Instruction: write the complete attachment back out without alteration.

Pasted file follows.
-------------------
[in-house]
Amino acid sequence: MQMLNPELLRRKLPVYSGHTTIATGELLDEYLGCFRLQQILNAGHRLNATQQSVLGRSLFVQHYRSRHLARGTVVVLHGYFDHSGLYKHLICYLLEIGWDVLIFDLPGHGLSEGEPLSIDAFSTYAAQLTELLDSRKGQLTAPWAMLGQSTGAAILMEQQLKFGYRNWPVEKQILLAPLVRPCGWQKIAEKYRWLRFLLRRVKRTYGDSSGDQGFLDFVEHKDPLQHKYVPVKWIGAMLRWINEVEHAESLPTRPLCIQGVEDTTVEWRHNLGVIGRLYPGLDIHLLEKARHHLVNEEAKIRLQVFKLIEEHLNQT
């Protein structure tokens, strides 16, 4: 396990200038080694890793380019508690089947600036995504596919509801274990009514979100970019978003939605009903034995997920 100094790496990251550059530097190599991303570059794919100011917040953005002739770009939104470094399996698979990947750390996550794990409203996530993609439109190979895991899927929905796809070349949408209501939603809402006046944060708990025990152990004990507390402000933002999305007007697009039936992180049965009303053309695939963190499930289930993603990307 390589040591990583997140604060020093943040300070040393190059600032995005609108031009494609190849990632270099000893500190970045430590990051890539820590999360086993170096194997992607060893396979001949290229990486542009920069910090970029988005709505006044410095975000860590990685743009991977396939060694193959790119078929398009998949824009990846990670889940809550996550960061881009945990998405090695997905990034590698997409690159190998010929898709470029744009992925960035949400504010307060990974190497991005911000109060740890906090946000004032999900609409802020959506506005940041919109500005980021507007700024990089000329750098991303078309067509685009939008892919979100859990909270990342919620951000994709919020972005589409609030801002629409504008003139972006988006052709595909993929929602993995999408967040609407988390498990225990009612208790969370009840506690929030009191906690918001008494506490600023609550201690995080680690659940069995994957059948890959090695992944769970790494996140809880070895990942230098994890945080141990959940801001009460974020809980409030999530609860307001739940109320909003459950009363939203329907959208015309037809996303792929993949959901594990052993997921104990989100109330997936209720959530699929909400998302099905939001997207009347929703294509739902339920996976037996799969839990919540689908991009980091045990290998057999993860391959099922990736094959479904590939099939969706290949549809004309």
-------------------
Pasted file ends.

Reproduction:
[in-house]
Amino acid sequence: MQMLNPELLRRKLPVYSGHTTIATGELLDEYLGCFRLQQILNAGHRLNATQQSVLGRSLFVQHYRSRHLARGTVVVLHGYFDHSGLYKHLICYLLEIGWDVLIFDLPGHGLSEGEPLSIDAFSTYAAQLTELLDSRKGQLTAPWAMLGQSTGAAILMEQQLKFGYRNWPVEKQILLAPLVRPCGWQKIAEKYRWLRFLLRRVKRTYGDSSGDQGFLDFVEHKDPLQHKYVPVKWIGAMLRWINEVEHAESLPTRPLCIQGVEDTTVEWRHNLGVIGRLYPGLDIHLLEKARHHLVNEEAKIRLQVFKLIEEHLNQT
């Protein structure tokens, strides 16, 4: 396990200038080694890793380019508690089947600036995504596919509801274990009514979100970019978003939605009903034995997920 100094790496990251550059530097190599991303570059794919100011917040953005002739770009939104470094399996698979990947750390996550794990409203996530993609439109190979895991899927929905796809070349949408209501939603809402006046944060708990025990152990004990507390402000933002999305007007697009039936992180049965009303053309695939963190499930289930993603990307 390589040591990583997140604060020093943040300070040393190059600032995005609108031009494609190849990632270099000893500190970045430590990051890539820590999360086993170096194997992607060893396979001949290229990486542009920069910090970029988005709505006044410095975000860590990685743009991977396939060694193959790119078929398009998949824009990846990670889940809550996550960061881009945990998405090695997905990034590698997409690159190998010929898709470029744009992925960035949400504010307060990974190497991005911000109060740890906090946000004032999900609409802020959506506005940041919109500005980021507007700024990089000329750098991303078309067509685009939008892919979100859990909270990342919620951000994709919020972005589409609030801002629409504008003139972006988006052709595909993929929602993995999408967040609407988390498990225990009612208790969370009840506690929030009191906690918001008494506490600023609550201690995080680690659940069995994957059948890959090695992944769970790494996140809880070895990942230098994890945080141990959940801001009460974020809980409030999530609860307001739940109320909003459950009363939203329907959208015309037809996303792929993949959901594990052993997921104990989100109330997936209720959530699929909400998302099905939001997207009347929703294509739902339920996976037996799969839990919540689908991009980091045990290998057999993860391959099922990736094959479904590939099939969706290949549809004309």